Tendoscopy of the Flexor Hallucis Longus Tendon

  • Tun Hing LuiEmail author


The tendon of flexor hallucis longus (FHL) can present several pathologies along its course, including rupture, laceration, longitudinal tears, stenosing tenosynovitis and pigmented villonodular synovitis. The flexor hallucis longus is a bipennate muscle which extends to the posterior part of the ankle. The tendon of FHL courses from the fibro-osseous tunnel posterior to the talus and passes into the fibrocartilaginous tunnel under the sustentaculum tali. The tendon is connected to the flexor digitorum longus tendon at the master knot of Henry. Distal to the master knot of Henry, the FHL tendon passes into the fibro-osseous tunnel between the sesamoid bones and insert into the base of distal phalanx of the hallux. Most of the course of the FHL tendon is deep and difficult to approach surgically. Surgical exploration of the tendon requires extensive soft tissue dissection. The course of the flexor hallucis longus tendon is divided into three zones. Zone 1 is located behind the ankle joint, from the musculotendinous junction to the orifice of the tunnel underneath the sustentaculum tali. Zone 2 is located from the tunnel underneath the sustentaculum tali to the knot of Henry. Zone 3 is located from the knot of Henry to the tendon insertion to the base of the distal phalanx of the hallux.1 Zone 2 tendon sheath can be subdivided into proximal fibrous sheath (Zone 2A) and distal fascial sheath (Zone 2B)2 (Fig. 20.1). Using a different endoscopic approach to the each zone of the FHL tendon, the course of the tendon can be examined arthroscopically from the musculotendinous junction to its insertion.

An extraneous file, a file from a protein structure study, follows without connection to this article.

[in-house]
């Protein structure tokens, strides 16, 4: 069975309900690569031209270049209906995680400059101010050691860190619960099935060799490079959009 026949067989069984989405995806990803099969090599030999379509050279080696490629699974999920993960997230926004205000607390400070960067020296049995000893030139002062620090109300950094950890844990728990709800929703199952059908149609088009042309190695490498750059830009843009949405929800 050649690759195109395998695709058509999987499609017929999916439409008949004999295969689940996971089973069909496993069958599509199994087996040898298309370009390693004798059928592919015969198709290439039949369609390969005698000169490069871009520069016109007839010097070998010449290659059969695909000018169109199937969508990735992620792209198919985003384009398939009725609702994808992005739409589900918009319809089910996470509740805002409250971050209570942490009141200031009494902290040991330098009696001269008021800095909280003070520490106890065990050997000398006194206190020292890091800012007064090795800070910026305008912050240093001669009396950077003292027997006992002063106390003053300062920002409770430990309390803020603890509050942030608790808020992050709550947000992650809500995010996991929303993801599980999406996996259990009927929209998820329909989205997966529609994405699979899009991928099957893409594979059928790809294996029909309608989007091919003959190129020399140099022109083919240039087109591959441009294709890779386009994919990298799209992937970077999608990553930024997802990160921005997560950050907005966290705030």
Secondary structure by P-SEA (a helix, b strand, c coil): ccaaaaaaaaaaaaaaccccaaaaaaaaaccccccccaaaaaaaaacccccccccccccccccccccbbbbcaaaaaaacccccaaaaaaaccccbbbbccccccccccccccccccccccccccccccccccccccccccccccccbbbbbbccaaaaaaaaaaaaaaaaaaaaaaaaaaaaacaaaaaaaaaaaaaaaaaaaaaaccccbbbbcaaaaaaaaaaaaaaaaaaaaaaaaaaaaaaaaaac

Achilles Tendon Tendon Sheath Distal Phalanx Longus Tendon Flexor Hallucis Longus 
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Copyright information

© Springer London 2010

Authors and Affiliations

  1. 1.Department of Orthopaedics and TraumatologyNorth District HospitalHong Kong SARChina

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